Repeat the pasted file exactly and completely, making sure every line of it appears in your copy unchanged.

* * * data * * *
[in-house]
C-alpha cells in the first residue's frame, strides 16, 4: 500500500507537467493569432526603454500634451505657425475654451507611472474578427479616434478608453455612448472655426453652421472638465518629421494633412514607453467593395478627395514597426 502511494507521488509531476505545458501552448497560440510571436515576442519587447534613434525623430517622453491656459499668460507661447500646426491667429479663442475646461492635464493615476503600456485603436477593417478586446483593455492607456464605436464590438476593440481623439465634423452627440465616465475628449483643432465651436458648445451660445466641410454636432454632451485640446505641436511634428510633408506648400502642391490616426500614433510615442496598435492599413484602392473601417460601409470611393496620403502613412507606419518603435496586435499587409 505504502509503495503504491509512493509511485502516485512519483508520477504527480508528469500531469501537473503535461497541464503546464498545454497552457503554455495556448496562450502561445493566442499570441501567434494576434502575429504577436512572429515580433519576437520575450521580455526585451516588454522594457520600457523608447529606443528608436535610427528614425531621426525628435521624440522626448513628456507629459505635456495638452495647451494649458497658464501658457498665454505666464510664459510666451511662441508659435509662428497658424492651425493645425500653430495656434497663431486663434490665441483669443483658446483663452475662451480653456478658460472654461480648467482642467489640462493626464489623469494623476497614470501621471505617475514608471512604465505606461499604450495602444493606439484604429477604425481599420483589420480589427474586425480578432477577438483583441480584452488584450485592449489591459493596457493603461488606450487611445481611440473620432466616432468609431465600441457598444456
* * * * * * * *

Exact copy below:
[in-house]
C-alpha cells in the first residue's frame, strides 16, 4: 500500500507537467493569432526603454500634451505657425475654451507611472474578427479616434478608453455612448472655426453652421472638465518629421494633412514607453467593395478627395514597426 502511494507521488509531476505545458501552448497560440510571436515576442519587447534613434525623430517622453491656459499668460507661447500646426491667429479663442475646461492635464493615476503600456485603436477593417478586446483593455492607456464605436464590438476593440481623439465634423452627440465616465475628449483643432465651436458648445451660445466641410454636432454632451485640446505641436511634428510633408506648400502642391490616426500614433510615442496598435492599413484602392473601417460601409470611393496620403502613412507606419518603435496586435499587409 505504502509503495503504491509512493509511485502516485512519483508520477504527480508528469500531469501537473503535461497541464503546464498545454497552457503554455495556448496562450502561445493566442499570441501567434494576434502575429504577436512572429515580433519576437520575450521580455526585451516588454522594457520600457523608447529606443528608436535610427528614425531621426525628435521624440522626448513628456507629459505635456495638452495647451494649458497658464501658457498665454505666464510664459510666451511662441508659435509662428497658424492651425493645425500653430495656434497663431486663434490665441483669443483658446483663452475662451480653456478658460472654461480648467482642467489640462493626464489623469494623476497614470501621471505617475514608471512604465505606461499604450495602444493606439484604429477604425481599420483589420480589427474586425480578432477577438483583441480584452488584450485592449489591459493596457493603461488606450487611445481611440473620432466616432468609431465600441457598444456